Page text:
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I have an Invention ... Now What?
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   what is the cheapest avenue for a patent?
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   Author  Topic: what is the cheapest avenue for a patent?  (Read 12634 times)
kellie
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Re: what is the cheapest avenue for a patent?
« Reply #20 on: Aug 29th, 2007, 4:12pm »
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Of course you people are going to tell inventors to pay you alot of money. You are the patent agents and attorneys wanting the $5000 up front and recieve the 10% of all royalties for the length of the licenseing agreement. If it wasn't for inventors you people would not have a job.  I did get a provisional patent and I am now in the process of obtaining a licensing agreement, and guess what!? I did it on my own. You can disagree with me all you want, but don't mislead anyone on what they can do when the information is out there for them.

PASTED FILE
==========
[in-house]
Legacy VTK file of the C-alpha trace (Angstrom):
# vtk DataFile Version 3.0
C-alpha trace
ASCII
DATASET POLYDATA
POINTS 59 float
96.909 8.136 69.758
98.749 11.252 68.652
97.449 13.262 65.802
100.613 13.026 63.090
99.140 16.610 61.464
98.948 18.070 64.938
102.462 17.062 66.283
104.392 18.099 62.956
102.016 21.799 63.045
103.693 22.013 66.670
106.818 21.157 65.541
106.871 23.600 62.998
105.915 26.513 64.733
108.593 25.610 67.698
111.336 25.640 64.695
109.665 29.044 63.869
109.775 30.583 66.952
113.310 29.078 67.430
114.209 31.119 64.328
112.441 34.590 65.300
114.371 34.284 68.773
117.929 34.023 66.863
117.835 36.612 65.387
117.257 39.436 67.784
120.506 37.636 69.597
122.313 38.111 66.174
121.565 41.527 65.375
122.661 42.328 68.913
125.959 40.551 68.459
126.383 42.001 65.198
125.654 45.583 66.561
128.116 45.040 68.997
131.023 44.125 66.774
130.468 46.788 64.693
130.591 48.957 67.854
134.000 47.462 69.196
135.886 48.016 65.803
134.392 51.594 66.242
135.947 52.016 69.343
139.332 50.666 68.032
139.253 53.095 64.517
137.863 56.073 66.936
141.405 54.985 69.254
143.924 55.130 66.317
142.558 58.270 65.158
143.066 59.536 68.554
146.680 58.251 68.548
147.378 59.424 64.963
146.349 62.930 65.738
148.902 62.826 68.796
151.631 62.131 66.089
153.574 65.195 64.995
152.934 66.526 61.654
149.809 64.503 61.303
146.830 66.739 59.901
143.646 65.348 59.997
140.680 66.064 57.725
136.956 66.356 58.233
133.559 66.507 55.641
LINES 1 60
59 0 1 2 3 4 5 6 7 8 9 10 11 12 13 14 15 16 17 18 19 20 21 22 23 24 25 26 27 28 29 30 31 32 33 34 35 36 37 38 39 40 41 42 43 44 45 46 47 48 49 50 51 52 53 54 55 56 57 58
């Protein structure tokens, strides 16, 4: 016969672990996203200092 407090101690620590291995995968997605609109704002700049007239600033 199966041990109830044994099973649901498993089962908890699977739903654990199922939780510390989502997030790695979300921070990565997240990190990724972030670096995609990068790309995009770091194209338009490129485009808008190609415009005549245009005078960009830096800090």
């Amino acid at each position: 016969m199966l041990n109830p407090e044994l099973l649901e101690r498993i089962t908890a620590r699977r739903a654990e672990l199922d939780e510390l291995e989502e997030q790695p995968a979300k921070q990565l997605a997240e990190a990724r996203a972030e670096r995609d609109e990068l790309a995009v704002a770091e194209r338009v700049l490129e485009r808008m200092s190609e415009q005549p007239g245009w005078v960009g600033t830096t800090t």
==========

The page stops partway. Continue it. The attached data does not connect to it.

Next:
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pele1212
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Re: what is the cheapest avenue for a patent?
« Reply #21 on: Aug 29th, 2007, 7:34pm »
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"You can disagree with me all you want, but don't mislead anyone on what they can do when the information is out there for them."
 
You are LICENSING a PROVISIONAL PATENT?  Please explain.
 
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TataBoxInhibitor
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Re: what is the cheapest avenue for a patent?
« Reply #22 on: Aug 29th, 2007, 7:41pm »
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This thread is an interesting read.  
 
Kellie, I think that is fantastic that you are negotiating a licensing agreement by yourself.  I also think that is amazing that you received a "provisional patent."  I am not sure what that is, but that sounds great.  I thought there were just provisional, non-provisional applications, and granted patents.  How did you get the company to negotiate based on the "provisional patent?"
 
Can I ask what resources you used to learn about drafting patent applications and licensing?  Practitioners spend years trying to figure this stuff out, learning from those with more experience and reading case law, and you did it by yourself, probably in record time too.  
 
 
Regards,
 
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JimIvey